- By Stephen M. WaltStephen M. Walt is the Robert and Renée Belfer professor of international relations at Harvard University.
Over in another corner of the FP media juggernaut, David Bosco has challenged my claim that the humanitarian case for imminent intervention in Libya was weak. According to President Obama, the United States and its allies had to intervene because Qaddafi’s forces were about to conduct a massacre that "would stain the conscience of the world." He said there would be "violence on a horrific scale." Drawing on some recent commentary by political scientist Alan Kuperman and journalist Stephen Chapman, I questioned this assumption and said the risk of such a massacre was slight. Bosco challenges me in turn, and says that my assessment is an "epic overreach."
To be clear, I do think rebel lives would have been lost had Qaddafi’s force taken Benghazi, and I have no doubt that the Libyan dictator would have dealt harshly with the rebel leaders and anyone who fought to the bitter end. In other words, I’m pretty sure his forces would have murdered some of the rebels and probably some innocent civilians too. But the president seems to have been convinced that Qaddafi was about to unleash genuine mass killings of perhaps as many as 100,000 people, in a city of roughly 650,000 (remember his pointed reference to Benghazi being nearly the size of Charlotte?). Thus, the president’s rhetoric strongly implied that tens of thousands of innocent bystanders were about to be ruthlessly slaughtered. That same image was reinforced by media references to the "lessons of Rwanda" that supposedly had shaped the views of some of Obama’s advisors.
Yet as I noted in my piece, there were no large-scale massacres in the other cities that the loyalists had recaptured. It is easy to believe that Qaddafi would have gone after the rebel leaders and diehard followers — whom he undoubtedly regards as traitors — but turning Benghazi into a ghost town filled with corpses was probably not in his own interest.
Obviously, one can argue that any substantial loss of life is worth preventing, and that the United States and NATO were justified in intervening even if the number of people at risk was fairly small. Reasonable people can disagree about what level of human suffering is required before intervention is warranted, but the ultimate decision will always depend on a weighing of anticipated costs and benefits. By offering the most extreme forecast of what might have happened had we not intervened, President Obama was trying to tip the scale and make the benefits of his action look as large as possible. That’s his prerogative, of course, but that doesn’t mean we have to accept his assessment with our eyes closed.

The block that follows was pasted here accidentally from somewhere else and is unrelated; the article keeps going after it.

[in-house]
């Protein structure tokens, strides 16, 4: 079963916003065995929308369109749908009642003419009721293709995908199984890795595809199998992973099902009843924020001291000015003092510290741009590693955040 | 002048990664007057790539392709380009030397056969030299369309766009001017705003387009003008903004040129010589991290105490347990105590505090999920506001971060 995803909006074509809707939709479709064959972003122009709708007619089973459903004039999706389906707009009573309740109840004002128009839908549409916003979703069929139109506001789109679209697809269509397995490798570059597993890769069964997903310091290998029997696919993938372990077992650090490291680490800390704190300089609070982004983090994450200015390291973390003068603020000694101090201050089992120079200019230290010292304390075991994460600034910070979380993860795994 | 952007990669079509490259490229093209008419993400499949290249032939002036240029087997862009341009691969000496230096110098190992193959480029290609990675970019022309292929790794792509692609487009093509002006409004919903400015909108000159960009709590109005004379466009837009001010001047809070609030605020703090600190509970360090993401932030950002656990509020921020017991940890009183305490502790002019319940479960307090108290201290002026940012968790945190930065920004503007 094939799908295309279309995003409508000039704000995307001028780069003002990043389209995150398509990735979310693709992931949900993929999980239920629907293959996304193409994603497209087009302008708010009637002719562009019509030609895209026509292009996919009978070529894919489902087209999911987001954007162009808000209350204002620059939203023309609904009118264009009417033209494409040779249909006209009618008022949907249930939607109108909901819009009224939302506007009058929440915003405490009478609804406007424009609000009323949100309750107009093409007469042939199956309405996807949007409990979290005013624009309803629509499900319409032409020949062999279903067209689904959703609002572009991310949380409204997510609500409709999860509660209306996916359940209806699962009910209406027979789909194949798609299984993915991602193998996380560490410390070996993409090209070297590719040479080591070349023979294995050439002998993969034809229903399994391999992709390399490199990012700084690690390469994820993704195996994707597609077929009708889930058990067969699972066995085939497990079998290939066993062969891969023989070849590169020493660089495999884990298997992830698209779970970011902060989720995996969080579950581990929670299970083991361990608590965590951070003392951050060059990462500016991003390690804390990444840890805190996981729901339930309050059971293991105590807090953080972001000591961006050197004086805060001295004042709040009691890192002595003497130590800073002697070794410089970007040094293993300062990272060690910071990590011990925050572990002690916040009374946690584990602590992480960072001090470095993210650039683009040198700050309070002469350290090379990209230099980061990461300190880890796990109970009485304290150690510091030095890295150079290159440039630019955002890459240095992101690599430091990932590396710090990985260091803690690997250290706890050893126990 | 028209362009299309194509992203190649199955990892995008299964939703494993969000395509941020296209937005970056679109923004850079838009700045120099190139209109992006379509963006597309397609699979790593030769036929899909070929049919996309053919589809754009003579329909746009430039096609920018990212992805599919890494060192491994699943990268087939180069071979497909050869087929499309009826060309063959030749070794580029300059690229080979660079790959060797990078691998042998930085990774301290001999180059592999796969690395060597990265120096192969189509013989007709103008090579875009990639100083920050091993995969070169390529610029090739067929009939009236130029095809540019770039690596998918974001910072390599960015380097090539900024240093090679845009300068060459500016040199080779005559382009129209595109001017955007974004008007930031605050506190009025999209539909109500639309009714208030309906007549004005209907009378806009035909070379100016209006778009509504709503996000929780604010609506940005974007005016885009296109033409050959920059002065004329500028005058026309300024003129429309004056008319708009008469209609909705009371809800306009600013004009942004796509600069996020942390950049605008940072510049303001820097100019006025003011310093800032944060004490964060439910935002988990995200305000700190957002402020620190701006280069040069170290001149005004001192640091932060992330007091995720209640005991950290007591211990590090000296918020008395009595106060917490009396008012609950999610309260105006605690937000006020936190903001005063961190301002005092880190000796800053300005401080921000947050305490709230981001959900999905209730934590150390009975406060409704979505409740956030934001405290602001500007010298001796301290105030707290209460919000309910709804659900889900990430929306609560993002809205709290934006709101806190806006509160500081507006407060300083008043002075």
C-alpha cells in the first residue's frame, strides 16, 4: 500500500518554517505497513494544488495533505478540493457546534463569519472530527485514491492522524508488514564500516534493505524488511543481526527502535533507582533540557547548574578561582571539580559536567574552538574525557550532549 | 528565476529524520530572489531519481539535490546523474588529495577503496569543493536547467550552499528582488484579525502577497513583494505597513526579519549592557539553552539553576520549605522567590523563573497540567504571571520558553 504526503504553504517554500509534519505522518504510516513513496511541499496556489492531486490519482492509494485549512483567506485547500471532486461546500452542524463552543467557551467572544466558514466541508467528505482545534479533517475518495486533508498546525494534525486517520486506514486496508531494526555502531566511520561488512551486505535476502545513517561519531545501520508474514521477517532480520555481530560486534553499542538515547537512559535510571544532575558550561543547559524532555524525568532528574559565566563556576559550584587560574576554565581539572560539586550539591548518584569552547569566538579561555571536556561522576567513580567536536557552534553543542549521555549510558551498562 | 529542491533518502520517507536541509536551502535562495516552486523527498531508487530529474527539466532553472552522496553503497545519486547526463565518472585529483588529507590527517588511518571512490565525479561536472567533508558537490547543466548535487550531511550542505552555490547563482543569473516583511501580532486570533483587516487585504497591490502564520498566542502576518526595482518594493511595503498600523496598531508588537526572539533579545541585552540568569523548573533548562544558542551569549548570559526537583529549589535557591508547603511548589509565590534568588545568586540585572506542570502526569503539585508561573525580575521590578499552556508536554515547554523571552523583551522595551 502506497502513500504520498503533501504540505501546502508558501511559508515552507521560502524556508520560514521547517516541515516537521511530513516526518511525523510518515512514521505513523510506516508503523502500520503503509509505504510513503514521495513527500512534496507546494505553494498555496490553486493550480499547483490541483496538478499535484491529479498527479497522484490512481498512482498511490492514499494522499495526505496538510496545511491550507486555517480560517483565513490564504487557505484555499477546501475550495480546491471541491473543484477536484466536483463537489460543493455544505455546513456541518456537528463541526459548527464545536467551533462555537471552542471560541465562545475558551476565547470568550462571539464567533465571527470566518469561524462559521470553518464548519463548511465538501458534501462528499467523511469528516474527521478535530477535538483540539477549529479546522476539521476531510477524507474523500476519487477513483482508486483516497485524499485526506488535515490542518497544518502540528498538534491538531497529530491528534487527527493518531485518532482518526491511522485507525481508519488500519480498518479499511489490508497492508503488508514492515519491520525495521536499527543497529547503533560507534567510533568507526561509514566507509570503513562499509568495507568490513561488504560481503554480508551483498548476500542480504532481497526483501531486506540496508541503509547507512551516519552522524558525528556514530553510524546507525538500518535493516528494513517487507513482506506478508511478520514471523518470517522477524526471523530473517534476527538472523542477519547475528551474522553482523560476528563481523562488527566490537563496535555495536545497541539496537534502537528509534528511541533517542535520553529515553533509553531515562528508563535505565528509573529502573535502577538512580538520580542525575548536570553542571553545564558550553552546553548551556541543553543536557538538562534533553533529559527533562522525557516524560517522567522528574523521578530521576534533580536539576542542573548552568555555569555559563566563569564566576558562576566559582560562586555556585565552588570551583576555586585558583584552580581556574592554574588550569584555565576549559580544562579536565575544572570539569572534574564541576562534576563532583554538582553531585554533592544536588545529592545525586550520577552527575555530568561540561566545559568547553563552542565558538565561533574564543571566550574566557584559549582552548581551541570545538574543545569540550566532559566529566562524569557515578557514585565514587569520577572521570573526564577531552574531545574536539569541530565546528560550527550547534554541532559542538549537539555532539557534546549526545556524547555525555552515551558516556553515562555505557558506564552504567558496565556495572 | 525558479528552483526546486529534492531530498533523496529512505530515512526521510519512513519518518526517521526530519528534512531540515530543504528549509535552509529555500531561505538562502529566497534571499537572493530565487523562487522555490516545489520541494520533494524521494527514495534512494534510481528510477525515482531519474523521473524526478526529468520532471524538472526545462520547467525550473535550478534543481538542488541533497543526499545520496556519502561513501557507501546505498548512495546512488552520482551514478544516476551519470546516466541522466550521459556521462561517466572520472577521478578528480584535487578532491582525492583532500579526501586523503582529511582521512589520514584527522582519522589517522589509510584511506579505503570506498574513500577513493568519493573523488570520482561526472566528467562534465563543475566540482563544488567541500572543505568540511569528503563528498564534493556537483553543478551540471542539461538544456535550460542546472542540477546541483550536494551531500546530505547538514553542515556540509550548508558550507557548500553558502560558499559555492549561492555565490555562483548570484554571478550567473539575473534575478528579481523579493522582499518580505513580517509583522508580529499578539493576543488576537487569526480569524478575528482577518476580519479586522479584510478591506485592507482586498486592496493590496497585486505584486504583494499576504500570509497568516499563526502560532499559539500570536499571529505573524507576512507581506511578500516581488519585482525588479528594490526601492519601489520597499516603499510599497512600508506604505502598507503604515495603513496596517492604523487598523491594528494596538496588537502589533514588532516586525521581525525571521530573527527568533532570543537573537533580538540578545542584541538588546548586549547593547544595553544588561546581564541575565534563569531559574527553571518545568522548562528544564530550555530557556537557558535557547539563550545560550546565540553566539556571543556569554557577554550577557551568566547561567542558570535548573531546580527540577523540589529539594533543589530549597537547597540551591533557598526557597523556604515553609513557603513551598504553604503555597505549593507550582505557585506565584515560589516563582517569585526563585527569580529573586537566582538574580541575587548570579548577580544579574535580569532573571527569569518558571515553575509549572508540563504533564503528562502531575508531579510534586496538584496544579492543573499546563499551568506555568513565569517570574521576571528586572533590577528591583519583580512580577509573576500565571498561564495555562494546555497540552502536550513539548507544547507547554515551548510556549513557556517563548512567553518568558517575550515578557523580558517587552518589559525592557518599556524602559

And let’s not forget that there are costs here, and not just to the rebel forces that NATO seems to keep hitting by mistake. Military operations are not cheap, and we may have to do a lot more if regime change remains our objective. We may also be helping create a stalemate that will ultimately cost more Libyan lives than would have been lost in Benghazi, though there’s no way to know that yet. We don’t know how this operation will affect NATO’s cohesion going forward, or what other problems may get neglected because the U.S. government is partly distracted by events in an otherwise minor power. So if Obama and his team did inflate the magnitude of the humanitarian danger that a rebel defeat would have created, then the real benefits of the decision to intervene are more modest and the cost-benefit calculus tips back the other way.
Where I agree with Bosco is his concluding point about the inherent ambiguity of the entire term "humanitarian crisis" and the desirability of firmer criteria and evidentiary standards when launching preventive humanitarian action. But I doubt it is possible to devise meaningful and political binding rules to guide future decisions, because they will always be context-dependent (i.e., we’re more likely to act if we’re not bogged down elsewhere), and because presidential decisions are also likely to be shaped by idiosyncratic factors, such as which advisors currently have their ear. And as the case of French president Nicolas Sarkozy suggests, enthusiasm for intervention may reflect domestic political woes, foreign policy embarrassments, and other extraneous elements. So while it would be nice to have a clear standard for when to get in and when to stay out, my guess is that such decisions will remain haphazard.
In other words, I can’t tell you where or when the U.S. will intervene for humanitarian purposes. But as long as my "Five Reasons" remain intact, it’s a safe bet that we will, and more often than we should.
Marc Lynch is associate professor of political science and international affairs at George Washington University, where he is the director of the Institute for Middle East Studies and of the Project on Middle East Political Science. He is also a non-resident senior fellow at the Center for a New American Security. He is the author of The Arab Uprising (March 2012, PublicAffairs).
He publishes frequently on the politics of the Middle East, with a particular focus on the Arab media and information technology, Iraq, Jordan, Egypt, and Islamist movements.| Marc Lynch |